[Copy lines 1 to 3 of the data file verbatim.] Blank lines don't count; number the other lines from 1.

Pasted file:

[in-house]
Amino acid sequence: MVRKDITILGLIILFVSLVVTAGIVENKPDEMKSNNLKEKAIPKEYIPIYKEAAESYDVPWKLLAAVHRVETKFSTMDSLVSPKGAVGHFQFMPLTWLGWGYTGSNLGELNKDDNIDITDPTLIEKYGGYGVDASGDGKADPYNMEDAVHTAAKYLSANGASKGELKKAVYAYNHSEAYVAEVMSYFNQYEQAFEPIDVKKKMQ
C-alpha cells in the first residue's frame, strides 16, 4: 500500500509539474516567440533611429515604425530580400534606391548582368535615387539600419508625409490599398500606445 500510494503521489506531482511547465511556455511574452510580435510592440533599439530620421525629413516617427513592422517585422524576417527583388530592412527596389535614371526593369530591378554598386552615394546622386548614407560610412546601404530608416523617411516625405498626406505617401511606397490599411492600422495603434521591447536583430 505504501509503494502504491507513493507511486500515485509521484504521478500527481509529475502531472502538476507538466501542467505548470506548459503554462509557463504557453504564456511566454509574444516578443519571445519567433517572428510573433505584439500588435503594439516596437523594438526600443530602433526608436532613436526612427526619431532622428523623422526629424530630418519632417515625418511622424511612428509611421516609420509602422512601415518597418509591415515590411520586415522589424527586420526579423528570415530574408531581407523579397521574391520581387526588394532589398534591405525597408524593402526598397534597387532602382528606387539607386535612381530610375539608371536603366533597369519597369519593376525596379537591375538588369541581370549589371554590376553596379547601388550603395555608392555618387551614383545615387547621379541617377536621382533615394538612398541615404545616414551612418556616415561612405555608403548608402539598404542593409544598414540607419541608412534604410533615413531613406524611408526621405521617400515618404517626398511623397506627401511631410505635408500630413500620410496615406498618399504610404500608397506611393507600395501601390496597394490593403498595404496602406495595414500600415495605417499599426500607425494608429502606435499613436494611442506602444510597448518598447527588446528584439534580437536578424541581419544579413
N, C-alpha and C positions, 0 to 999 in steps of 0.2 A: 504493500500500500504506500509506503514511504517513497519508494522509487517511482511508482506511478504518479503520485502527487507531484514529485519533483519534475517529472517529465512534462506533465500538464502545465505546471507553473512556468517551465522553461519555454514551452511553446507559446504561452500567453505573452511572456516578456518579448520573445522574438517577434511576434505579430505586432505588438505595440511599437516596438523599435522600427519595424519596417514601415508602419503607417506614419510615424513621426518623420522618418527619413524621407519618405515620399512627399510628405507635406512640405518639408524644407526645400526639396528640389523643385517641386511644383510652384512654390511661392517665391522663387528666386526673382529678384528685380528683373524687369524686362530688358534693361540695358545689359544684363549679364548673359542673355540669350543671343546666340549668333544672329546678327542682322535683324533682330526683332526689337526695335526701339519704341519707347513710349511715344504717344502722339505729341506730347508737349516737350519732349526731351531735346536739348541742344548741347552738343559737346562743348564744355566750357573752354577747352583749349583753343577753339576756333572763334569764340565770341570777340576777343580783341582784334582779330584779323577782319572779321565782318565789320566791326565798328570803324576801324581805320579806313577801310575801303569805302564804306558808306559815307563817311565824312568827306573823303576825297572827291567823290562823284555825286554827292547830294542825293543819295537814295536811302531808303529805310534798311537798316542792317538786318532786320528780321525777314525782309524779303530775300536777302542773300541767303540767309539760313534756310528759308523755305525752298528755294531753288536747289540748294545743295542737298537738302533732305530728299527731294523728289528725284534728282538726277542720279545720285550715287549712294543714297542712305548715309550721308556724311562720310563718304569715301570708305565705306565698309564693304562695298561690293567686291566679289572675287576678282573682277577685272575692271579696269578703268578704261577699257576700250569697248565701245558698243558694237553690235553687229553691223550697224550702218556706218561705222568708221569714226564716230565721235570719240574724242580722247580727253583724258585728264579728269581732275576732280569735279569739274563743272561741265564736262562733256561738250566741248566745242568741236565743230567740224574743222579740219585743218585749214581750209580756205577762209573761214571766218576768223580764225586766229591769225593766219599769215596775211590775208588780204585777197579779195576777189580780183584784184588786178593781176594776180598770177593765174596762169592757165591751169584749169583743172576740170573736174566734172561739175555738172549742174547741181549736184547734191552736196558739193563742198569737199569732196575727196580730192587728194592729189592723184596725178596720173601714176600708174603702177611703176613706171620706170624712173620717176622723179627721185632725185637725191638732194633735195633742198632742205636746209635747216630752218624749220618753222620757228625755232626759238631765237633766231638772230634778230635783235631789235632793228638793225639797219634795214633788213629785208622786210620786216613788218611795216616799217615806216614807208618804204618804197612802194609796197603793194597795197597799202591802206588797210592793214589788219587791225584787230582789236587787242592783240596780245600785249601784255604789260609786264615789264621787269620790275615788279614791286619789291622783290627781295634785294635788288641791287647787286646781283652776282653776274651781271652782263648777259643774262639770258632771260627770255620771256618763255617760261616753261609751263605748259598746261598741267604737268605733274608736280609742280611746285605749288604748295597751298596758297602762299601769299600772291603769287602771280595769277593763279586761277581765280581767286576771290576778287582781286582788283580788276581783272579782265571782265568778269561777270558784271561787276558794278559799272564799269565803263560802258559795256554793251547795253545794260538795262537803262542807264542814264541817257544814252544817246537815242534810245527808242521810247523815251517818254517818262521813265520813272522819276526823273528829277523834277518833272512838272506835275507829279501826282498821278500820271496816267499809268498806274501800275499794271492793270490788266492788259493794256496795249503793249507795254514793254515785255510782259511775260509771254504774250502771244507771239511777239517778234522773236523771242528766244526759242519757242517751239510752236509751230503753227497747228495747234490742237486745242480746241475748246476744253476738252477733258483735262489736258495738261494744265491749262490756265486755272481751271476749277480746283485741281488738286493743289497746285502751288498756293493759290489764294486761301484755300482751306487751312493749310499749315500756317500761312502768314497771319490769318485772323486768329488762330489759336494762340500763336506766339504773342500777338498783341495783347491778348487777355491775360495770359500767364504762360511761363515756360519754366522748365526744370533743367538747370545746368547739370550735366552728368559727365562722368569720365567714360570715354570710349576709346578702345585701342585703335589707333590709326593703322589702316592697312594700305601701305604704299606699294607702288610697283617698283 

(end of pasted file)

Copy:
[in-house]
Amino acid sequence: MVRKDITILGLIILFVSLVVTAGIVENKPDEMKSNNLKEKAIPKEYIPIYKEAAESYDVPWKLLAAVHRVETKFSTMDSLVSPKGAVGHFQFMPLTWLGWGYTGSNLGELNKDDNIDITDPTLIEKYGGYGVDASGDGKADPYNMEDAVHTAAKYLSANGASKGELKKAVYAYNHSEAYVAEVMSYFNQYEQAFEPIDVKKKMQ
C-alpha cells in the first residue's frame, strides 16, 4: 500500500509539474516567440533611429515604425530580400534606391548582368535615387539600419508625409490599398500606445 500510494503521489506531482511547465511556455511574452510580435510592440533599439530620421525629413516617427513592422517585422524576417527583388530592412527596389535614371526593369530591378554598386552615394546622386548614407560610412546601404530608416523617411516625405498626406505617401511606397490599411492600422495603434521591447536583430 505504501509503494502504491507513493507511486500515485509521484504521478500527481509529475502531472502538476507538466501542467505548470506548459503554462509557463504557453504564456511566454509574444516578443519571445519567433517572428510573433505584439500588435503594439516596437523594438526600443530602433526608436532613436526612427526619431532622428523623422526629424530630418519632417515625418511622424511612428509611421516609420509602422512601415518597418509591415515590411520586415522589424527586420526579423528570415530574408531581407523579397521574391520581387526588394532589398534591405525597408524593402526598397534597387532602382528606387539607386535612381530610375539608371536603366533597369519597369519593376525596379537591375538588369541581370549589371554590376553596379547601388550603395555608392555618387551614383545615387547621379541617377536621382533615394538612398541615404545616414551612418556616415561612405555608403548608402539598404542593409544598414540607419541608412534604410533615413531613406524611408526621405521617400515618404517626398511623397506627401511631410505635408500630413500620410496615406498618399504610404500608397506611393507600395501601390496597394490593403498595404496602406495595414500600415495605417499599426500607425494608429502606435499613436494611442506602444510597448518598447527588446528584439534580437536578424541581419544579413